Participating artists include Jude Anogwih(Nig), Lucy Azubuike(Nig), Uchay Joel Chima(Nig), Luc Fosther Diop(CAM), Bouchra Khalili(MOR/FR), Vanessa Padilla(ECU), Thando Mama(SA), Grace Ndiritu(KEN/UK), Emeka Ogboh(NIG), Berni Searle(SA), Aicha Thiam(SEN) and Kemang Wa Lehulere(SA).

Identity: An Imagined State is accompanied by a fully illustrated colour publication with insightful texts by Krydz Ikwuemesi, Miguel Petchkovsky, Goddy Leye, Solange Farkas, introduction by Bisi Silva and afterword by Antawan I. Byrd.

Public Programme
Identity: An Imagined State is accompanied by a innovative and engaging line-up of educational and artists development programmes including Artists' Talks, Panel Discussions, the well received P.A.G.E.S session organised by Aderemi Adegbite, writers workshop collaboration with WiAiA (Word into Art into Africa), several complementary video art screening sessions and a 2 day introductory video art workshop. Organised by Jude Anogwih and Oyinda Fakeye

CCA,Lagos' Video Art Programme has received generous support from the Prince Claus Fund and Mondriaan Foundation.

For More Press Information and Images Contact Oyinda Fakeye, ,

Wednesday, 21 October 2009

Designers Workshop @ Swahili Fashion Week

The Swahili Fashion Week is a coming together of talented designers from across Tanzania under one stand to showcase their unique and truly African creations. This is not only a potential point for existing designers but also an opportune moment for upcoming aspiring designers in the country.

The Swahili Fashion Week will take place from November 4th-6th 2009 in Dar es Salaam.
As Part of the event a special workshop has been designed in order to engage futher with designers. Please find attached below a copy of the application form which must be filled and returned to info@daressalaam.goethe.org or info@swahilifashionweek.com by 23 october 09

GOETHE INSTITUTE & SFW in association with VODACOM & ZTE

Questionnaire for Fashion Designers Workshop
(Please fill this form online and send it back to info@daressalaam.goethe.org or info@swahilifashionweek.com the latest by 23 october 09)

Questionnaire to apply for the Fashion workshop during the Swahili Fashion Week
By and at the Goethe-Institut Tanzania

Conducted by: Uta Heinig (Germany)
Organised by: Goethe-Institut Tanzania and the Swahili Fashion Week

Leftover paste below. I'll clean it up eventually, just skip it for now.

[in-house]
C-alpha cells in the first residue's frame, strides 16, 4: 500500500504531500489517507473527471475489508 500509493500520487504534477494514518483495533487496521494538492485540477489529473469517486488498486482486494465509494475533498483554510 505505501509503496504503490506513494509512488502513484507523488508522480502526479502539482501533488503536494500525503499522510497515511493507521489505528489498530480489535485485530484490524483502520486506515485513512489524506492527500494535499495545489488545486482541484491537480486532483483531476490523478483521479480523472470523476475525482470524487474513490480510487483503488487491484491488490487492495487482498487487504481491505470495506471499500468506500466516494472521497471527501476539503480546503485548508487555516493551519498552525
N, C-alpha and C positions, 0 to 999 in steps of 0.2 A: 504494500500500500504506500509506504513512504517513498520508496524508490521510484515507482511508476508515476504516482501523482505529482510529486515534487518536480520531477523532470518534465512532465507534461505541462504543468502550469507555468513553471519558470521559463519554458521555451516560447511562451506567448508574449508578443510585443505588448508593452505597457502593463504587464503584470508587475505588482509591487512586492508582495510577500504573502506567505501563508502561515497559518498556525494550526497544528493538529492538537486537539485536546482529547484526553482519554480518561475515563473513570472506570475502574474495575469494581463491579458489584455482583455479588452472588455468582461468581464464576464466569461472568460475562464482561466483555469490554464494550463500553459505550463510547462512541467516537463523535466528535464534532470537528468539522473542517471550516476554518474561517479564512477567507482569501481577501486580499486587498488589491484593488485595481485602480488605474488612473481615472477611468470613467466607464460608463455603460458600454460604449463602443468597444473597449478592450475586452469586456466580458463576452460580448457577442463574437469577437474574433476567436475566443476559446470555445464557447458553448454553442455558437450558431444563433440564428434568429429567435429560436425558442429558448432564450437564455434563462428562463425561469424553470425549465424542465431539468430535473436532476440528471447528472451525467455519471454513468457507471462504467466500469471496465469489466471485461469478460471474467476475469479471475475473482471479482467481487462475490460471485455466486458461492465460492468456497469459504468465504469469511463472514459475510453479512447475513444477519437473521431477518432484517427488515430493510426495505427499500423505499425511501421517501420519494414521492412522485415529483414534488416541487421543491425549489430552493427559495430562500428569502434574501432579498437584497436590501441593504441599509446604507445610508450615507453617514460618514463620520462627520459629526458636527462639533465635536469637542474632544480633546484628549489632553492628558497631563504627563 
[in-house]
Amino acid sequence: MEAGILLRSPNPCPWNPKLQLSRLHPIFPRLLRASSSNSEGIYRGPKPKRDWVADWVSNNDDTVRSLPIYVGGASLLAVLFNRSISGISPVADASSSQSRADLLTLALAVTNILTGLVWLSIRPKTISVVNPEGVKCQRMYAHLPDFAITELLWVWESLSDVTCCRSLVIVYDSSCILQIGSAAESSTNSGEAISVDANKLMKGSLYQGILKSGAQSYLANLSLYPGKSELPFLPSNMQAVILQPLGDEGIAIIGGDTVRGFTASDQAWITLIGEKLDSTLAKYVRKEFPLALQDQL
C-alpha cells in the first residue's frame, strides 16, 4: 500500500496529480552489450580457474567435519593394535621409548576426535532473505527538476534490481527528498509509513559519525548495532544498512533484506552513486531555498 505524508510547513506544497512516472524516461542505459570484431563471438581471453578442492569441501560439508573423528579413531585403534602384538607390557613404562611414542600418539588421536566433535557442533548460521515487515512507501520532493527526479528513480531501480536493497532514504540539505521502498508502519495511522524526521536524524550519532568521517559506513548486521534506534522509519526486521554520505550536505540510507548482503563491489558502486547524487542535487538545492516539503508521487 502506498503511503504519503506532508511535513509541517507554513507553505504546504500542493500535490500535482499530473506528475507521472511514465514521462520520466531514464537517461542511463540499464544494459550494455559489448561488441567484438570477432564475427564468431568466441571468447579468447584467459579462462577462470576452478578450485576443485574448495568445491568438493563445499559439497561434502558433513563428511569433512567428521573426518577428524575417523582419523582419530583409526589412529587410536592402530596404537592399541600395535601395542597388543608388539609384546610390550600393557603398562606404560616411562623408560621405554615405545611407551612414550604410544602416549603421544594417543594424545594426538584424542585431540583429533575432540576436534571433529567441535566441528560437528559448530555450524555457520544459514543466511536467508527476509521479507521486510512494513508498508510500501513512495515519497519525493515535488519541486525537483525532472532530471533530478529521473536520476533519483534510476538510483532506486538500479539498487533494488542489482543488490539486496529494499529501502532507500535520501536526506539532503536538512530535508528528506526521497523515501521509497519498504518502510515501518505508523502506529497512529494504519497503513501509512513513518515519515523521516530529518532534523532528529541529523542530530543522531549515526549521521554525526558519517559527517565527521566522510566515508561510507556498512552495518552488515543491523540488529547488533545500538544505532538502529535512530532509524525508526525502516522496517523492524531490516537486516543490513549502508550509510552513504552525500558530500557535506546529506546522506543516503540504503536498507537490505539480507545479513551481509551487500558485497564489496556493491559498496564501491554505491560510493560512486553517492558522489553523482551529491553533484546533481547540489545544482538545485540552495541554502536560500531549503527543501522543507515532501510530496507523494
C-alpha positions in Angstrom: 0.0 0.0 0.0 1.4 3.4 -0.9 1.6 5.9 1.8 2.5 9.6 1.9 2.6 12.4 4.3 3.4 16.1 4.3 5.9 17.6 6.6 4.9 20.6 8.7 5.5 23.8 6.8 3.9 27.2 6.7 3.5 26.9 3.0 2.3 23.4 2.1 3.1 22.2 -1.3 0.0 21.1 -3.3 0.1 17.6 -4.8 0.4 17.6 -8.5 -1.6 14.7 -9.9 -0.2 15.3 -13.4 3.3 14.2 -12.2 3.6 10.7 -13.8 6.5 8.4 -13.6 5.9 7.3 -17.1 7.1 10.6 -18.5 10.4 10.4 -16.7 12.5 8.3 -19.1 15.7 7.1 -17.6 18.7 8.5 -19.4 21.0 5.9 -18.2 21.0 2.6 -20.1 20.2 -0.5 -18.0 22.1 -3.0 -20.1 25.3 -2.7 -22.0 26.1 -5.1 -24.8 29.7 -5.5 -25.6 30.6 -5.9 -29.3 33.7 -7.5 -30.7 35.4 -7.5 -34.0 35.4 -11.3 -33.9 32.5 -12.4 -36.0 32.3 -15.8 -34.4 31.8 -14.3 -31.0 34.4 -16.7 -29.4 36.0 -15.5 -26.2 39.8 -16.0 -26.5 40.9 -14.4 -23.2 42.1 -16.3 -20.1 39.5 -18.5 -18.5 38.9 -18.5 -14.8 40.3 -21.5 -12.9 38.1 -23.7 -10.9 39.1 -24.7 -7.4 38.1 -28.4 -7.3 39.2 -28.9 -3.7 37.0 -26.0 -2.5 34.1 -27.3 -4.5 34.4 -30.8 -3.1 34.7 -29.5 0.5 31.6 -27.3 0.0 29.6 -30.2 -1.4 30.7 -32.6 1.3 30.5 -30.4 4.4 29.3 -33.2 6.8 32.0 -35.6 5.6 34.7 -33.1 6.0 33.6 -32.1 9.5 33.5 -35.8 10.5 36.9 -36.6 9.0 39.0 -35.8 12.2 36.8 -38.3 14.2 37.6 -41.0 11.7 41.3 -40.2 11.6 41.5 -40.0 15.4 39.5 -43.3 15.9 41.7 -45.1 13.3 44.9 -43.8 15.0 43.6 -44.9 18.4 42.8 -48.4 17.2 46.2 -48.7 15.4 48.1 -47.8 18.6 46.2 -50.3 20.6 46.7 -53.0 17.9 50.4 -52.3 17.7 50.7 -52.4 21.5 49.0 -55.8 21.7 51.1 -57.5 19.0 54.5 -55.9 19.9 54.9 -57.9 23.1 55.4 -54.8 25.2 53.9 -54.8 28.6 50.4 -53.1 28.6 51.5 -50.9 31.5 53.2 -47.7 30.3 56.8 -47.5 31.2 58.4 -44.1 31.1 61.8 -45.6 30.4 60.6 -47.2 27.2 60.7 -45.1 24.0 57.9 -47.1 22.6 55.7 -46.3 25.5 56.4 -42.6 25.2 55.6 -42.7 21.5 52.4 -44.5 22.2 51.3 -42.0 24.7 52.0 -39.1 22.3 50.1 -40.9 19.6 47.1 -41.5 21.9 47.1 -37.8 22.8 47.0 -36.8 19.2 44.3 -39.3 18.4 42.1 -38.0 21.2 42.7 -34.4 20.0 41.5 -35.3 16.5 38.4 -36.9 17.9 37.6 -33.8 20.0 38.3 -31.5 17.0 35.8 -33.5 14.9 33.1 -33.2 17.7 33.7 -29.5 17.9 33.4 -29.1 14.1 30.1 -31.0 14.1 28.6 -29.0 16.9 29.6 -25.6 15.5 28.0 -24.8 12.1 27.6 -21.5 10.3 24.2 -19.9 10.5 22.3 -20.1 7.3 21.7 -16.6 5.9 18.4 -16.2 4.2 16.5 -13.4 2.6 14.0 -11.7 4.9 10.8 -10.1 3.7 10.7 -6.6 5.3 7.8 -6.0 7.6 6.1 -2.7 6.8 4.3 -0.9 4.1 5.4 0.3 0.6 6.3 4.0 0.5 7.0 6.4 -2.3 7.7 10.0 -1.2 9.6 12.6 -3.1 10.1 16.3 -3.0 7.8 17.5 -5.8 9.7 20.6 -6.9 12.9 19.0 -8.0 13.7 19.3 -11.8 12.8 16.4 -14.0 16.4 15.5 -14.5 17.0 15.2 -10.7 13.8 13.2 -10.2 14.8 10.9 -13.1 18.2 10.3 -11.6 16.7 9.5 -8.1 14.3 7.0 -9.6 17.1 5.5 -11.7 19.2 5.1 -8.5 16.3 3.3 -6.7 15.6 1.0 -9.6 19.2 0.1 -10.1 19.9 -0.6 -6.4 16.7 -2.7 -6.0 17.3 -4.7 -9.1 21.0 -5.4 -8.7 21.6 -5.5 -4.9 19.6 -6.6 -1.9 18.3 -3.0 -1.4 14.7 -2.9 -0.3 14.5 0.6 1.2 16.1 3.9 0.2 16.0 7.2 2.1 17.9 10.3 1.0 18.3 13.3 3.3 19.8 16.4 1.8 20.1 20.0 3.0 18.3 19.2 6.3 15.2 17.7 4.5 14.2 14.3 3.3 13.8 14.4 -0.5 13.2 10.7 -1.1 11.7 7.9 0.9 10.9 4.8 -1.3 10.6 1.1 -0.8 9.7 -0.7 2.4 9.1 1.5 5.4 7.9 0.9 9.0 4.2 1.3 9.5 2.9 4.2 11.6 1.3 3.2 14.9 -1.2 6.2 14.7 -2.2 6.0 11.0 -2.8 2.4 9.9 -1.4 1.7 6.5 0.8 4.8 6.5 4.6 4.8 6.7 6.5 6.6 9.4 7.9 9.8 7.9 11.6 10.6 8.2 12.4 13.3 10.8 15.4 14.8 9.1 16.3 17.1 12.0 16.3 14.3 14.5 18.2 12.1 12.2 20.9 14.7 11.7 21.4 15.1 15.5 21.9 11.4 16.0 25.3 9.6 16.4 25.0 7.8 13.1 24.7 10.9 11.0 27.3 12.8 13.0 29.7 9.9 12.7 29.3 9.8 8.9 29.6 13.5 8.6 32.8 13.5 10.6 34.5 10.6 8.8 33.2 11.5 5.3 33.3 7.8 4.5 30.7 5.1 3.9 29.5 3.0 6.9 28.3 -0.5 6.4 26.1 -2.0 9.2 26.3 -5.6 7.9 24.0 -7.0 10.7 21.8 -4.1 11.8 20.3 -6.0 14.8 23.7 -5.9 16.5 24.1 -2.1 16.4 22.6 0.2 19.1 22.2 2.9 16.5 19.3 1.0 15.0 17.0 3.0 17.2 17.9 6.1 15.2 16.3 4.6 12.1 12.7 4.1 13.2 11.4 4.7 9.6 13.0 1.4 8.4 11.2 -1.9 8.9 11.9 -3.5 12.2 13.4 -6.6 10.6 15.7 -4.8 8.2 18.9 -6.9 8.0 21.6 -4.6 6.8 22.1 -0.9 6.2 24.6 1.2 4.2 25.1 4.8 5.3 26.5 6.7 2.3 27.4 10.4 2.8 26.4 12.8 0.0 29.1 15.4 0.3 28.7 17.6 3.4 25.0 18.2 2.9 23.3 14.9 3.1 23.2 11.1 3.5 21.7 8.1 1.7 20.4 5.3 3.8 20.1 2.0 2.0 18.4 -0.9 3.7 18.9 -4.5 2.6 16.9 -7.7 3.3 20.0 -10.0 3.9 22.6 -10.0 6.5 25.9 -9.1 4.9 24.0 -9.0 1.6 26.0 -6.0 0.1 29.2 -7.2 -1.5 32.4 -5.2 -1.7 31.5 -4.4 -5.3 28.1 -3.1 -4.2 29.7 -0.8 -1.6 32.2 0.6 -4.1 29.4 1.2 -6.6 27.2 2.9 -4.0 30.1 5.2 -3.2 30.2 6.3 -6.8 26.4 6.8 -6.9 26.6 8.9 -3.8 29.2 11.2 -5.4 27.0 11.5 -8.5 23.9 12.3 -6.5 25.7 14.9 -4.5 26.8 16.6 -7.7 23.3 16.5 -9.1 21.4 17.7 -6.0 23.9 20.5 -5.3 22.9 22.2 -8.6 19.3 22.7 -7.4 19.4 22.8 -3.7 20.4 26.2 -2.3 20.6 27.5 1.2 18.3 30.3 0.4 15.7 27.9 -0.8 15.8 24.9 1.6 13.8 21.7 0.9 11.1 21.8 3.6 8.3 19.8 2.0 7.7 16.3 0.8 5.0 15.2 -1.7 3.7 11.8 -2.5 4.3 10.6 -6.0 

Workshop on Planning a Collection & Labelling/Marketing
03.-05.11.2009 from 10 am – 4 pm
Please only apply when you are ready for teamwork, for practical exercises and provided that you are available for all workshop days.

Company/Institution if any:………………………………………………………………

1. What’s your perspective on the Tanzanian Fashion situation (Education, Industry) in the next 5-10 years? Please justify.

2. Briefly describe what makes your design/creativity unique, and why?…………………………………………………………………………………………………..…………………………………………………………………………………………………..……………………………………………………………………………………………

3. Please advice why you should be selected to attend the workshop?

4. If you will be selected, what would you do with the knowledge gained?

5. How did you hear about the workshop (e.g. from the media, E-list, from a friend…)?

For more information on the workshop please contact:

Ulrike Schwerdtfeger and Mustafa Hassanali
Goethe-Institut Tansania
Alykhan Road No. 63, Upanga
P.O. Box 9541
Dar es Salaam, Tansania
Tel./Fax: +255 – 22 – 213 4800
Web: www.goethe.de/tansania
E-mail: info@daressalaam.goethe.org

For more information on Swahili Fashion Week visit: http://www.swahilifashionweek.com/

Wednesday, 30 September 2009

Precedents and Currents

an exhibition curated by
Nwafor Uju Nkiruka Jane


Precedents and Currents
Media reports have shown that demonstrations over poor public service in South Africa have soared since the past few years. In some of the protests, police fired rubber bullets at protesters who were demonstrating over the grim housing conditions they are forced to live in. Other upsetting riots, where foreigners were either killed or have their properties looted and burnt, featured recurrent elements of xenophobia. These instances of violent or sometimes peaceful protests inspired the theme of this exhibition.

Precedents and Currents is an exhibition that intends to see how these recent occurrences relate to the violent protests that happened during the apartheid era. One may assume that many were hopeful for improved and positive change in their lives and living conditions with the new democracy but that is yet to be fully realized in the post-apartheid era. Perhaps issues concerning housing, education, employment and land restitution that were not properly dealt with during apartheid are still re-surfacing again, generating xenophobic and violent protests. This exhibition, which was inspired by resistance protests, employs materials from the University of the Western Cape/Robben Island Museum Mayibuye archive to interrogate the concept of service delivery and to bring the audience's attention to the interrelatedness of the past to the present.
Photographers and artists whose works are exhibited include Dave Hartman, Omar Badsha, Paul Weinberg, Billy Paddock, Gill de Vlieg, Guy Tillim, Eli Weinberg, Andrew Lamprecht, Selma Waldman and Tyrone Appollis .

For more information visit www.ujunki.blogspot.com

Monday, 28 September 2009

Prêt-à-Partager: a transnational exchange in art fashion and sport

Un échange transculturel autour de l’art, de la mode et du sport
- Du lundi au samedi 11 H - 19 H
- Galerie Le Manège
- Entrée libre

En partenariat avec le Goethe-Institut

Vernissage le mardi 29 septembre à 18h30
Colloque le 30 septembre au Goethe-Institut de Dakar, à 18h30, en présence des artistes.(Point E, Rue Diourbel x piscine Olympique)